The vast majority of Icelandic speakers live in Iceland. There are about 8,165 speakers of Icelandic living in Denmark, of whom approximately 3,000 are students. The language is also spoken by 5,655 people in the USA and by 2,385 in Canada (mostly in Gimli, Manitoba). 97% of the population of Iceland consider Icelandic their mother tongue, but in communities outside Iceland the usage of the language is declining. Extant Icelandic speakers outside Iceland represent recent emigration in almost all cases except Gimli, which was settled from the 1880s onwards.
The Icelandic constitution does not mention the language as the official language of the country. Though Iceland is a member of the Nordic Council, the Council uses only Danish, Norwegian and Swedish as its working languages, though it publishes material in Icelandic . Under the Nordic Language Convention, since 1987, citizens of Iceland have the opportunity to use Icelandic when interacting with official bodies in other Nordic countries without being liable to any interpretation or translation costs. The Convention covers visits to hospitals, job centres, the police and social security offices, however the Convention is not very well known and is mostly a recommendation. The countries have committed themselves to providing services in various languages, but citizens have no absolute rights except for criminal and court matters.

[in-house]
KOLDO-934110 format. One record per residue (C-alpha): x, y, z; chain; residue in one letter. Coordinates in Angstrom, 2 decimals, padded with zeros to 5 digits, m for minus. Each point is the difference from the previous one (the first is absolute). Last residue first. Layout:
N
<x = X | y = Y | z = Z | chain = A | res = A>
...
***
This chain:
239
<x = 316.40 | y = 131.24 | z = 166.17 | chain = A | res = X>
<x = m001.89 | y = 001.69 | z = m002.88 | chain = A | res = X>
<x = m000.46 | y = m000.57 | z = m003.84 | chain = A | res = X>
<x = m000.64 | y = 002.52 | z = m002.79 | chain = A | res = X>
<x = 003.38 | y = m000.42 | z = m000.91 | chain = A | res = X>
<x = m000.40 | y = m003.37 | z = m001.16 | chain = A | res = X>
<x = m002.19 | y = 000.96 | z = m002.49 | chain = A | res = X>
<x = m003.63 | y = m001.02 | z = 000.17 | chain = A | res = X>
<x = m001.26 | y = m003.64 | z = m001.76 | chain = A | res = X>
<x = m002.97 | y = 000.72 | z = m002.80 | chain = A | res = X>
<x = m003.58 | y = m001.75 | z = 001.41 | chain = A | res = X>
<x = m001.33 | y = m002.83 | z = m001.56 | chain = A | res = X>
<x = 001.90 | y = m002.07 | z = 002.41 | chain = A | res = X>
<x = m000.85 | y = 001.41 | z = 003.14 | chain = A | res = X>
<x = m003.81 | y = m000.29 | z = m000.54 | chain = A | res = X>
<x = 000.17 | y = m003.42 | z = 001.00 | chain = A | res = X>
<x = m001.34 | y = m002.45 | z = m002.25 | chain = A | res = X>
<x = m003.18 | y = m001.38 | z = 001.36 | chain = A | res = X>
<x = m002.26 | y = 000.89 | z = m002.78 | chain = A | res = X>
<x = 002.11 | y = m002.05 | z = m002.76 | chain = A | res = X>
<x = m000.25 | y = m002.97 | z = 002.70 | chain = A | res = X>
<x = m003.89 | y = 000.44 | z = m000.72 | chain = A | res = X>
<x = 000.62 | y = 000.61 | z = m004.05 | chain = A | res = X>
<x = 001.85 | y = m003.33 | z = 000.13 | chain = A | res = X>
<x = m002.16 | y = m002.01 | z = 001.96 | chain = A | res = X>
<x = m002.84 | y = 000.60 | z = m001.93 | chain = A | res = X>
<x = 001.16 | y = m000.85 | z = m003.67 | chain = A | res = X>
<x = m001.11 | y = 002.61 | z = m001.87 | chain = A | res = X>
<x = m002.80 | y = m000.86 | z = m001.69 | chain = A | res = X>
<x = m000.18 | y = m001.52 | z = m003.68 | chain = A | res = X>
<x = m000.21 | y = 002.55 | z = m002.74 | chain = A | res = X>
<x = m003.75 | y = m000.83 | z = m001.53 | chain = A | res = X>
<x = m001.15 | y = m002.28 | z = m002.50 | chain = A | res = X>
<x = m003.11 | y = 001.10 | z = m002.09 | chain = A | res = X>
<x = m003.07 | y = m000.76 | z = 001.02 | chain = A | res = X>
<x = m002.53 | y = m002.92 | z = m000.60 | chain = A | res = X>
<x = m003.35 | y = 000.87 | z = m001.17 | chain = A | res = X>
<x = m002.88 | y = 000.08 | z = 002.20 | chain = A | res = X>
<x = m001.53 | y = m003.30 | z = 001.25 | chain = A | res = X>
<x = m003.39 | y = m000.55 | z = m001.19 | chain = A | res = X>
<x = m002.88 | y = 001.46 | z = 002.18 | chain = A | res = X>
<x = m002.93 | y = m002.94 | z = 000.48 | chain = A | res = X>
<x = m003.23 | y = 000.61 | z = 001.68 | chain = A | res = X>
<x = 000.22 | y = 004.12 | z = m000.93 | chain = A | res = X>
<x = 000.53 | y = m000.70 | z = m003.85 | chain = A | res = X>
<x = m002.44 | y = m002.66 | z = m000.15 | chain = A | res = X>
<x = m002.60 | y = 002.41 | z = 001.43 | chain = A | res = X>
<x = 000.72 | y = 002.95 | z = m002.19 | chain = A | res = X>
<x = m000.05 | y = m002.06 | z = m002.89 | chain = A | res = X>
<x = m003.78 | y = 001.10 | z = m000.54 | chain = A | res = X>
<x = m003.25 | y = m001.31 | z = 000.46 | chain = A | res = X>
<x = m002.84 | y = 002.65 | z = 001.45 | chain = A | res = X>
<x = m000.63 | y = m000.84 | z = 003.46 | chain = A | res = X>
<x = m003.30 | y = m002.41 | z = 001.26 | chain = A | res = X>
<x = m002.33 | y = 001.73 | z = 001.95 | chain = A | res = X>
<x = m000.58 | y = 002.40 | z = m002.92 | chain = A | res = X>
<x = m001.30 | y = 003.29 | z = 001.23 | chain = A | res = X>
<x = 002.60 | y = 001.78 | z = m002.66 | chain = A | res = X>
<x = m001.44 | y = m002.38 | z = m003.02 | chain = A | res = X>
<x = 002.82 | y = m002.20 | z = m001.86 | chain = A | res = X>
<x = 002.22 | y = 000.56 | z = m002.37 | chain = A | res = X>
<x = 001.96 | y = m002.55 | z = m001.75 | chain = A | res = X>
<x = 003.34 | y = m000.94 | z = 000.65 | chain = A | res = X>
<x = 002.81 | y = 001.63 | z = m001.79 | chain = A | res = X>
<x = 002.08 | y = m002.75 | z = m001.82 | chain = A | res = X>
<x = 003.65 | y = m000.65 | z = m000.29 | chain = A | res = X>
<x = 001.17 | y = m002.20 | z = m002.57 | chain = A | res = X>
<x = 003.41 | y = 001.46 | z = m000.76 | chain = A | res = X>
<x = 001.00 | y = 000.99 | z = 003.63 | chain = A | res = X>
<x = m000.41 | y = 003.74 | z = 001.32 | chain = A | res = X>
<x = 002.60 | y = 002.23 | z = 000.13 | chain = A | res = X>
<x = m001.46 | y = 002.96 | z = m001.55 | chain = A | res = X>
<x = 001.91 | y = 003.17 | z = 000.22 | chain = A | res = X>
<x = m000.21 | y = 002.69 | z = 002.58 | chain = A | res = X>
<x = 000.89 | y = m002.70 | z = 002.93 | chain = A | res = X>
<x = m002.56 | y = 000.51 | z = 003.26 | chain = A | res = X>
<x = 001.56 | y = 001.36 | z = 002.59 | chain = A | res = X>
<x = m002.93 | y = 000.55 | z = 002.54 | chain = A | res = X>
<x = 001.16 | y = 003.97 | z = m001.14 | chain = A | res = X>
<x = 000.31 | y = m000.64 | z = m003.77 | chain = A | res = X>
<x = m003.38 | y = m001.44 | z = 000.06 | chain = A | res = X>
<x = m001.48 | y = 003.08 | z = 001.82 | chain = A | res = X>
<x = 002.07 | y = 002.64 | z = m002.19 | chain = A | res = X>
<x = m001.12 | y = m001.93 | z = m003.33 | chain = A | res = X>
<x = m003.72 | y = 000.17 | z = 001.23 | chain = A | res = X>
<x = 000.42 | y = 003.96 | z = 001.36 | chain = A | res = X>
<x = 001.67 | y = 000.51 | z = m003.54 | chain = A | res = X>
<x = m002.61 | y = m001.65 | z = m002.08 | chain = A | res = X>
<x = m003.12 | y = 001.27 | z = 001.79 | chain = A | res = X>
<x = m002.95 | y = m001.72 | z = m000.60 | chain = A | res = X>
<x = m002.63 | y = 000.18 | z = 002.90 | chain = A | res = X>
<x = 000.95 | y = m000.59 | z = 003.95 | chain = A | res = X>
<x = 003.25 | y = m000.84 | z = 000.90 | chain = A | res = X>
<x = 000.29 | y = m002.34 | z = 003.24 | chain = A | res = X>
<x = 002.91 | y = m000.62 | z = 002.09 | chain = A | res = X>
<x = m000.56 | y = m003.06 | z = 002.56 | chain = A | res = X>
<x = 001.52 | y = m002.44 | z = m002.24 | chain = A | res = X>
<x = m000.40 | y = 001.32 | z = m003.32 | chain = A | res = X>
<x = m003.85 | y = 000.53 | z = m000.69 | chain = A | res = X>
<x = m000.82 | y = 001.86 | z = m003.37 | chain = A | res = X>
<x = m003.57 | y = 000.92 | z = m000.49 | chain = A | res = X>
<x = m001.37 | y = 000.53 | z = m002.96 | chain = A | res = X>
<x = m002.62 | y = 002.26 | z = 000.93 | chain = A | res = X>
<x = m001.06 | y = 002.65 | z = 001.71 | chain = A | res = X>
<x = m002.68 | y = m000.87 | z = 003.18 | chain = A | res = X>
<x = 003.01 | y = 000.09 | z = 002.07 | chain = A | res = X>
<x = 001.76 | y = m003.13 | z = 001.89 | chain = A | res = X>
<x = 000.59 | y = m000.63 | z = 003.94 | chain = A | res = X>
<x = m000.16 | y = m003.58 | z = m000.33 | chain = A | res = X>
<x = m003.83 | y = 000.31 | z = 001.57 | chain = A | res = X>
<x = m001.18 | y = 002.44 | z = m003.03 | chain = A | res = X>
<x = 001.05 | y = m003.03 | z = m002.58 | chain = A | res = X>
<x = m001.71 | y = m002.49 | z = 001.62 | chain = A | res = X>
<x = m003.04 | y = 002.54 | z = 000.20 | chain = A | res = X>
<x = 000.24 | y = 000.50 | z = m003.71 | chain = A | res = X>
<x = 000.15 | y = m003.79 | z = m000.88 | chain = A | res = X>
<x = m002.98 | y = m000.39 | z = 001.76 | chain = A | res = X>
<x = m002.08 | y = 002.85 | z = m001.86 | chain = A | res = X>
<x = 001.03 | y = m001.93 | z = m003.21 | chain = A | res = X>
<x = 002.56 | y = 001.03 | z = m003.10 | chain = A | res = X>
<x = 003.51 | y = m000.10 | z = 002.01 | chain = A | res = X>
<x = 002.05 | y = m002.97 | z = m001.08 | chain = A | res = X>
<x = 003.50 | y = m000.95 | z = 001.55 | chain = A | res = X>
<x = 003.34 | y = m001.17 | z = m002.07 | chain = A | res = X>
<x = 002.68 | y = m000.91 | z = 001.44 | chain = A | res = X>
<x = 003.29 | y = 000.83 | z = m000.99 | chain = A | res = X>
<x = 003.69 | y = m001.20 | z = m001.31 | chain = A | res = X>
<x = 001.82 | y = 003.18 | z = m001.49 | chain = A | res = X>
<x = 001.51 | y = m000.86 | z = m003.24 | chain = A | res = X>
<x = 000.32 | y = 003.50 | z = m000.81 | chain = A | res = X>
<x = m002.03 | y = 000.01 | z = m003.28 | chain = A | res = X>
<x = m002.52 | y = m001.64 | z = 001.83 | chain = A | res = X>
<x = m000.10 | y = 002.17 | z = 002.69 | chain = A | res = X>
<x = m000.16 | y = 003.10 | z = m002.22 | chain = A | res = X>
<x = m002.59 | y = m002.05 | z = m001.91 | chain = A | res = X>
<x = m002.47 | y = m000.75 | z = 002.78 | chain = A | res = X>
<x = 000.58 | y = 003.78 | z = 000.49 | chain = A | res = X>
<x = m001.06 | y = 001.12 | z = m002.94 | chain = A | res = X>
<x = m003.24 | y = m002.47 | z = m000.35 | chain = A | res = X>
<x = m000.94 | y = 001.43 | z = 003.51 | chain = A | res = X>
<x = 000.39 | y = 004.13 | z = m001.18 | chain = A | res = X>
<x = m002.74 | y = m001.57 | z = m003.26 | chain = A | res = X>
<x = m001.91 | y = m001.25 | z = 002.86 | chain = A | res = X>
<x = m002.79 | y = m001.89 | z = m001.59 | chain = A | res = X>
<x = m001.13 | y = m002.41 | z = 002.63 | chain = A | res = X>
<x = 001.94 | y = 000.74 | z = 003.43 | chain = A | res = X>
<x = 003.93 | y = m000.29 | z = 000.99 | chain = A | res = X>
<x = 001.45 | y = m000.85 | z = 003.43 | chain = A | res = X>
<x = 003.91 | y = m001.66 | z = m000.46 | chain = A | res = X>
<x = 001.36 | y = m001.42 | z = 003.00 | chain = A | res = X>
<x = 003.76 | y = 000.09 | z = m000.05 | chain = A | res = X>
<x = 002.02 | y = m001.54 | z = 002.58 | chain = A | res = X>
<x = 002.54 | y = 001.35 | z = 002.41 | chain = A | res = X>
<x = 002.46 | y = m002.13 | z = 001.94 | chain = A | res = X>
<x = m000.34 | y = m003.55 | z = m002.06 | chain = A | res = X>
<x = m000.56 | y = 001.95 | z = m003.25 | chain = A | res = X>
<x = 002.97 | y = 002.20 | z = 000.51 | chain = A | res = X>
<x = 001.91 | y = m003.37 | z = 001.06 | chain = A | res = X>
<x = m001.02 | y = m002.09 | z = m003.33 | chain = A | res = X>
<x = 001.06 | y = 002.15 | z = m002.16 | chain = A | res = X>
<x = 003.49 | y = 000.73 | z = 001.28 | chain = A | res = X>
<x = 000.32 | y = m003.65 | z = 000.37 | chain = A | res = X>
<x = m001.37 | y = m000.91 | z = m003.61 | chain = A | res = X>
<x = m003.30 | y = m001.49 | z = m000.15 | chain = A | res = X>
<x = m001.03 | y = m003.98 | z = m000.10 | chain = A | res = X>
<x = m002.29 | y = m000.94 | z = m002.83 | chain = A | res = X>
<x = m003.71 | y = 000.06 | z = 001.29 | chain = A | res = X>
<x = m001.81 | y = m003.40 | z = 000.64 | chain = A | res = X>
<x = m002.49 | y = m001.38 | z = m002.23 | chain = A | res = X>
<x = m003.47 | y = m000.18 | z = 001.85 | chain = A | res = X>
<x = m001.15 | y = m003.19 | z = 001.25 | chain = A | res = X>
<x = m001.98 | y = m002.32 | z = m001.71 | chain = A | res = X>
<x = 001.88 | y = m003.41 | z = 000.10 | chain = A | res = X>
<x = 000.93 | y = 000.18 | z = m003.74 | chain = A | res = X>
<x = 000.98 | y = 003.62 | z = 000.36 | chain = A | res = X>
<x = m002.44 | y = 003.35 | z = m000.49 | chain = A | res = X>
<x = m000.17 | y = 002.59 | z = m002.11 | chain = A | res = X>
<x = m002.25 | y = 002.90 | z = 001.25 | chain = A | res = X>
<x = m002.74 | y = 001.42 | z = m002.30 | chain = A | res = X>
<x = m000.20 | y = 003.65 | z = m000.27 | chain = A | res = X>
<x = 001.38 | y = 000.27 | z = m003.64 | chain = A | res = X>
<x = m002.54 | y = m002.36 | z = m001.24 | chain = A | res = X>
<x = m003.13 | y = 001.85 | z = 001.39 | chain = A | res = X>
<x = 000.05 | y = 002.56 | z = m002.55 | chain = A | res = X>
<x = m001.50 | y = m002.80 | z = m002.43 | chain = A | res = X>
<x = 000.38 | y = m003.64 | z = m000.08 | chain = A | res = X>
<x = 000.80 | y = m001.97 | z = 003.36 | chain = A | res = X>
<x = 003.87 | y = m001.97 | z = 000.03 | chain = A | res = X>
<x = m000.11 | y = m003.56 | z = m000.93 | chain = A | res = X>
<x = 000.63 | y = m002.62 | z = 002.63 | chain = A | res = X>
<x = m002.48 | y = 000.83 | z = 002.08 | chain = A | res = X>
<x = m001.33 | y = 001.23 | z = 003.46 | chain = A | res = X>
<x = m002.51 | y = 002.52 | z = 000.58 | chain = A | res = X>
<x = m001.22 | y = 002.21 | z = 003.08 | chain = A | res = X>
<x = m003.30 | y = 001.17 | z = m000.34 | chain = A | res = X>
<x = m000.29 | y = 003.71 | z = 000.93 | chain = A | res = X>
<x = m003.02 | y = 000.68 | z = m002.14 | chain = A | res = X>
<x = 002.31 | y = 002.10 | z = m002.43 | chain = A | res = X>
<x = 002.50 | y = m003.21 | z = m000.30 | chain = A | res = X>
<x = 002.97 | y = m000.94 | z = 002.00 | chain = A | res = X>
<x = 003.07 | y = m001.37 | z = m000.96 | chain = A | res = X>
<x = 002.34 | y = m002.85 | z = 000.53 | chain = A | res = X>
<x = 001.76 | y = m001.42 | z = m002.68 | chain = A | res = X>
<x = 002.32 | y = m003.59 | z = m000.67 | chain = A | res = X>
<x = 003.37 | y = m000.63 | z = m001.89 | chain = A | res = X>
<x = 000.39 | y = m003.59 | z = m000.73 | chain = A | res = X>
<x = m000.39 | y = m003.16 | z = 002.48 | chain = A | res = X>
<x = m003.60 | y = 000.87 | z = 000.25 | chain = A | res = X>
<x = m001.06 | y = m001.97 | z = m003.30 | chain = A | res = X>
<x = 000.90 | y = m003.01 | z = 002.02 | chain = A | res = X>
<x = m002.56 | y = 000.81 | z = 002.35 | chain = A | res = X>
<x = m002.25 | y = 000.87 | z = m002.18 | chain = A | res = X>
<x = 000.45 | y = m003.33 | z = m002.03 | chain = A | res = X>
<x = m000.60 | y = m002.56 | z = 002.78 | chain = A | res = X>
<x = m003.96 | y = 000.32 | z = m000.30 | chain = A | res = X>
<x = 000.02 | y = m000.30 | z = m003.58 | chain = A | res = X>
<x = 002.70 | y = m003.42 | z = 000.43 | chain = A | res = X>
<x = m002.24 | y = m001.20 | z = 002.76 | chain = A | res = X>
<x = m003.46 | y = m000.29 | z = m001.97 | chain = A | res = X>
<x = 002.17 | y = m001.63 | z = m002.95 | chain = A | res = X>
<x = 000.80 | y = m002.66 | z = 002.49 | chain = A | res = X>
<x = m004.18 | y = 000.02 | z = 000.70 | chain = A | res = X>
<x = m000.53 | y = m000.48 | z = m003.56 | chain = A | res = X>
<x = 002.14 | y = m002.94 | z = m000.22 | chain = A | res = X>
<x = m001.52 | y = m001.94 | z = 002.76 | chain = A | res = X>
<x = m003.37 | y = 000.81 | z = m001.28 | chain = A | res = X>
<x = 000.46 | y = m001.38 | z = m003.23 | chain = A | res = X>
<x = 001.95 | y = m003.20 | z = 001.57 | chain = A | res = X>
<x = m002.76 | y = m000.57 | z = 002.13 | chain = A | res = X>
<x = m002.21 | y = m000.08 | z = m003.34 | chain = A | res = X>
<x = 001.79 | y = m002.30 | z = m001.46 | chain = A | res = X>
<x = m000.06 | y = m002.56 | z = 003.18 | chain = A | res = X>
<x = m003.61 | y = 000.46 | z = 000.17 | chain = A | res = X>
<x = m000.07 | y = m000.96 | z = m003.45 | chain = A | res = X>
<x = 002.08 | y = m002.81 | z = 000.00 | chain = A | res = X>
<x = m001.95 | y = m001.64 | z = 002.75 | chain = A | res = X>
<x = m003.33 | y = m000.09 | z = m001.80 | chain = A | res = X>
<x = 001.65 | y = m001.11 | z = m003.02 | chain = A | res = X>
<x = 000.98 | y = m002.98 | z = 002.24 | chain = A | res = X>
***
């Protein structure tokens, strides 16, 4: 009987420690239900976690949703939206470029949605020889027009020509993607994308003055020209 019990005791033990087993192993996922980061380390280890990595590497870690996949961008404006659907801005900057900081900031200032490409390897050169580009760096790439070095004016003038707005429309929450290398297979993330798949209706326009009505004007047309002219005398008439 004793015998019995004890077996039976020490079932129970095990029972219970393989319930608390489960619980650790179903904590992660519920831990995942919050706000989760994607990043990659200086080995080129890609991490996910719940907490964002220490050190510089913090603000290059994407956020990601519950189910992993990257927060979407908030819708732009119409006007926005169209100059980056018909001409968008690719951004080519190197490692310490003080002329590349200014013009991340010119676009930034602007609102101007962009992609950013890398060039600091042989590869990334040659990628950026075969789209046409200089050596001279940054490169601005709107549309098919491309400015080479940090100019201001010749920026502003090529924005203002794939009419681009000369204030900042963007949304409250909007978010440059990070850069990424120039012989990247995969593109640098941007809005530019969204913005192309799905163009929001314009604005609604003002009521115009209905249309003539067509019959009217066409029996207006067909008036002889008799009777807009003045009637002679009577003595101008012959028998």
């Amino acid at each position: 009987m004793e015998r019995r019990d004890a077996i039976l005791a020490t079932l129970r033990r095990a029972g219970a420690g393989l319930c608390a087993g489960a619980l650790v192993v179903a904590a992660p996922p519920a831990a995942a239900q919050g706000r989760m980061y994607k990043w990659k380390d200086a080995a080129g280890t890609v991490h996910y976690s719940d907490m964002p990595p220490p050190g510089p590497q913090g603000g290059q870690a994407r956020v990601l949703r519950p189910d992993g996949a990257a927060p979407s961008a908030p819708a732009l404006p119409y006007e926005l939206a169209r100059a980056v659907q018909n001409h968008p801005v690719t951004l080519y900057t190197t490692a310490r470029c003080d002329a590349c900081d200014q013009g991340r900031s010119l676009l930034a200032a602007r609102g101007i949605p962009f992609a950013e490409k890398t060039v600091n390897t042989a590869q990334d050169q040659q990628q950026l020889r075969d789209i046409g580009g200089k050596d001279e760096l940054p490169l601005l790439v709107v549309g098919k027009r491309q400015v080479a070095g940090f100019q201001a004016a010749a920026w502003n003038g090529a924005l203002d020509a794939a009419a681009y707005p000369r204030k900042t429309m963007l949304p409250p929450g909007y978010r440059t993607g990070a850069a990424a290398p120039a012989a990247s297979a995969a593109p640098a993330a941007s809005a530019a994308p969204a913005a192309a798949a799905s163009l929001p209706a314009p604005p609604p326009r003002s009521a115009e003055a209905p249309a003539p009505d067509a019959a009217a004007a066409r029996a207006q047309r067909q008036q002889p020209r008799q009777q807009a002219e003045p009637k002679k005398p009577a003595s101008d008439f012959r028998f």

The state-funded Árni Magnússon Institute for Icelandic Studies serves as a centre for preserving the medieval Icelandic manuscripts and studying the language and its literature. The Icelandic Language Council, made up of representatives of universities, the arts, journalists, teachers, and the Ministry of Culture, Science and Education, advises the authorities on language policy. The Icelandic Language Fund supports activities intended to promote the Icelandic language. Since 1995 November 16 each year, the birthday of 19th century poet Jónas Hallgrímsson is celebrated as Icelandic Language Day.
Icelandic is a language nearly without dialects.